by Anne Nesbet, published 2018
“Her father had a phrase for the way the sun catches things out against the darkness of a coming storm: the clear light of trouble, he called it.”
What led me to open this children’s book after a friend handed it to me, was the lovely illustration on the cover. What led me to start reading it page after page was the excellent writing. And what led me to wholeheartedly recommend this book is the powerful drama it creates. The book is so well-written that it pulls the reader into a different time and different world – a small town in Maine, pre-WWII. I was so immersed that when I stood up to go outside mid-reading, I literally couldn’t remember where I was. It is that engrossing.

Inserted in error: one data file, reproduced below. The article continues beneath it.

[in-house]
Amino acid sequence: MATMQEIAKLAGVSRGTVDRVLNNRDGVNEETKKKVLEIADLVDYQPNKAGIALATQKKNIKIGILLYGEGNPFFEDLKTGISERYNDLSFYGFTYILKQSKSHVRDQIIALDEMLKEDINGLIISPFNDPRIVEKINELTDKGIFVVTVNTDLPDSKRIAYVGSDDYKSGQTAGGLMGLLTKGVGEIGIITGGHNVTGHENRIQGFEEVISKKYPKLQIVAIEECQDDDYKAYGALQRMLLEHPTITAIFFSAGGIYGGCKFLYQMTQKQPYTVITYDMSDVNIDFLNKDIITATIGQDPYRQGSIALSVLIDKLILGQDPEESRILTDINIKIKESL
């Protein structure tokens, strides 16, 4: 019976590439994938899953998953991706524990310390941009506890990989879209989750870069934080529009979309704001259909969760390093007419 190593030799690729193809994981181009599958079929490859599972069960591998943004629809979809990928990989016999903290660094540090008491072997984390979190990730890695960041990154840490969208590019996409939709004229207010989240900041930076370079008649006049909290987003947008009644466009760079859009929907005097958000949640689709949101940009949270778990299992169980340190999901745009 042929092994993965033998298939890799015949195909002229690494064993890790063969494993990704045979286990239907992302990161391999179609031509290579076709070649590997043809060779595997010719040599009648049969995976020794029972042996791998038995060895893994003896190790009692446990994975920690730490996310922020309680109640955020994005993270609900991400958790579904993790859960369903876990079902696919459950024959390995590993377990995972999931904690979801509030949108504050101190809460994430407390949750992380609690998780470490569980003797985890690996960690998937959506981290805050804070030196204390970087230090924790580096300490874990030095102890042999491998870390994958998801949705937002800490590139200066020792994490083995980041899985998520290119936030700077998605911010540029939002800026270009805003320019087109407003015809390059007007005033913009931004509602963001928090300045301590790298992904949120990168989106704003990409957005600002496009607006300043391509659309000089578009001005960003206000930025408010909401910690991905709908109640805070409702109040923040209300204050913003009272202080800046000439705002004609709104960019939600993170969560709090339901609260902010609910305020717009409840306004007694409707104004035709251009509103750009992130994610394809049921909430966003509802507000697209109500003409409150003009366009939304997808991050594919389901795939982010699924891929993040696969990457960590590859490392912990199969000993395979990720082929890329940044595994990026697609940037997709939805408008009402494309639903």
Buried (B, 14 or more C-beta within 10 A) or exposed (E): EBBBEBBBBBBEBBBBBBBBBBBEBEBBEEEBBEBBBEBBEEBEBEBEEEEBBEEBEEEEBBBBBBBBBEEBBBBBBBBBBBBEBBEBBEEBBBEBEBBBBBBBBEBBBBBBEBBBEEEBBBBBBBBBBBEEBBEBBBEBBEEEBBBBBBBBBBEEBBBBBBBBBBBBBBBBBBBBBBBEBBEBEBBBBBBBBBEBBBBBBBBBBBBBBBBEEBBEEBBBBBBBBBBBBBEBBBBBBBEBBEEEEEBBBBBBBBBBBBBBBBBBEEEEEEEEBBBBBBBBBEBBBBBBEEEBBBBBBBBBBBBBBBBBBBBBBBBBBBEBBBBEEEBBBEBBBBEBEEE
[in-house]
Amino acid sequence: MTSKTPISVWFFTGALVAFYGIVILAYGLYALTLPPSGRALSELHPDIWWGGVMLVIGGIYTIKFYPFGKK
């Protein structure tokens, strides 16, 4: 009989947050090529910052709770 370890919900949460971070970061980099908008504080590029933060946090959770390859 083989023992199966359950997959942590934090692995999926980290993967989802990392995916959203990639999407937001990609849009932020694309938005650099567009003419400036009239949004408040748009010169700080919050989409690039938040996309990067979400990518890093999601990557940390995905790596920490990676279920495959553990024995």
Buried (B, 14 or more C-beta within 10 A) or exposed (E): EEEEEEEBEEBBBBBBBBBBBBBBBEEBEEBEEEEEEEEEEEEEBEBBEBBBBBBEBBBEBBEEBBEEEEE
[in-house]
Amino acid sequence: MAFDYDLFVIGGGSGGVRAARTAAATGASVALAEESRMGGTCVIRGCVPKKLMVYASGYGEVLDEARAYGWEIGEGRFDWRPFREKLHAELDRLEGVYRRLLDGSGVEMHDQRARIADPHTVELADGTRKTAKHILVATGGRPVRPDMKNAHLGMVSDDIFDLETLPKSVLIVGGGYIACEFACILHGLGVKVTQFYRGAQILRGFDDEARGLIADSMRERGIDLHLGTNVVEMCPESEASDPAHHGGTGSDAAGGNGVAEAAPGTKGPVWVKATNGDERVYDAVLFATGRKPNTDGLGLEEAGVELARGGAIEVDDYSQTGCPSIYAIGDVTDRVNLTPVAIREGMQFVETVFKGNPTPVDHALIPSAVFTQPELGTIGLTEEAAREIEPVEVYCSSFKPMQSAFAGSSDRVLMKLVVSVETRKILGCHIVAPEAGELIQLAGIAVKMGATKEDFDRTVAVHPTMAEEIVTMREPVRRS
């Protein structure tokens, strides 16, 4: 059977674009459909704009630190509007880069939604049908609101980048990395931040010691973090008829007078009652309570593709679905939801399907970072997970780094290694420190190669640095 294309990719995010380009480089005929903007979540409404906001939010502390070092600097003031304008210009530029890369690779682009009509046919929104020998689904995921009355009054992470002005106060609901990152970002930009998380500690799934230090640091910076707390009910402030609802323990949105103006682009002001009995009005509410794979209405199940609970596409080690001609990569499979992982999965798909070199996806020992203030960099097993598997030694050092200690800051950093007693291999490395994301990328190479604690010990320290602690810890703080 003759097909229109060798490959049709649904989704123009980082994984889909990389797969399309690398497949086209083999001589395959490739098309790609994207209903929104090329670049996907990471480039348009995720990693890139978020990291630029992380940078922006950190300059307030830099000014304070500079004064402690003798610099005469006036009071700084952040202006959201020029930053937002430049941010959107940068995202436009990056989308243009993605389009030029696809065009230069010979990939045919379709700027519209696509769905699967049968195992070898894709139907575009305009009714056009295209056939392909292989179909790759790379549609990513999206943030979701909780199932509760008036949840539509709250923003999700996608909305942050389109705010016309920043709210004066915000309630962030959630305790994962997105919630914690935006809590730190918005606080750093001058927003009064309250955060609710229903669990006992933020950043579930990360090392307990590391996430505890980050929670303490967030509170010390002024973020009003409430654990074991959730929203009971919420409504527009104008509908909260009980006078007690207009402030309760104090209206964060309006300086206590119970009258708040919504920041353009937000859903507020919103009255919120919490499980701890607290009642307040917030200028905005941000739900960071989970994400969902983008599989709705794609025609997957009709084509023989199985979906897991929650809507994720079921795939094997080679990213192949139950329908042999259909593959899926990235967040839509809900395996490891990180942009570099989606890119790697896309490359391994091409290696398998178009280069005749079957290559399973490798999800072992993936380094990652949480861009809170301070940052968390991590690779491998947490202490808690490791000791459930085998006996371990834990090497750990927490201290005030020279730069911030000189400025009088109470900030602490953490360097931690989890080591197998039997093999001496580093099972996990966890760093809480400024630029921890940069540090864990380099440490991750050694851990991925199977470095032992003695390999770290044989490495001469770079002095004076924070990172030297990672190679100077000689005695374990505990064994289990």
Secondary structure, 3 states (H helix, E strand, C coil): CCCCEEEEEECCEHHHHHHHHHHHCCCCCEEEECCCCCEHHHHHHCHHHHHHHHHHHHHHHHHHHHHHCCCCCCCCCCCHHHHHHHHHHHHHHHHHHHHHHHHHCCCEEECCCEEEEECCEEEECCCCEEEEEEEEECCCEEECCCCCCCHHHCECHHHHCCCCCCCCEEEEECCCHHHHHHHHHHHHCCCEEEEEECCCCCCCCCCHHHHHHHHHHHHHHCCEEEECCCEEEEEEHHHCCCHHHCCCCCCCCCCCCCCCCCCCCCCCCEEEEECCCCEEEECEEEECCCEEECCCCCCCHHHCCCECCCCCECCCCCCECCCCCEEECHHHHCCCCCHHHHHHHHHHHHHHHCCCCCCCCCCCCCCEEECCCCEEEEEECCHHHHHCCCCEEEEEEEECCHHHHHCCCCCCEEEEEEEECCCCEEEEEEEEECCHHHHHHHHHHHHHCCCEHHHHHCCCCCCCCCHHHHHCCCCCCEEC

There are no lack of important themes in this children’s book. I am not sure which ones to rank highest. Certainly, given the times we are living in right now, xenophobia is a huge, and painful theme to explore. History repeating itself over and over is never enjoyable, but for young readers, it is essential to realize that we’ve been here before, judging people based on nationality. The book doesn’t recommend any easy solutions, but at least it shows the ignorance of such behavior.
The other themes are there more for plot than to create a cultural shift, as they are part of the character’s make-up, and bring color to the story: labor unions, fairness, musical talent, and out-of-wedlock birth. The real drama, however, is Gusta’s fierce determination to stand tall, and survive the world she has been pushed into, living in a strange town, separated from her parents, and becoming somewhat of a scapegoat.
A well-written children’s book, I put it in the category of 11 years old and up.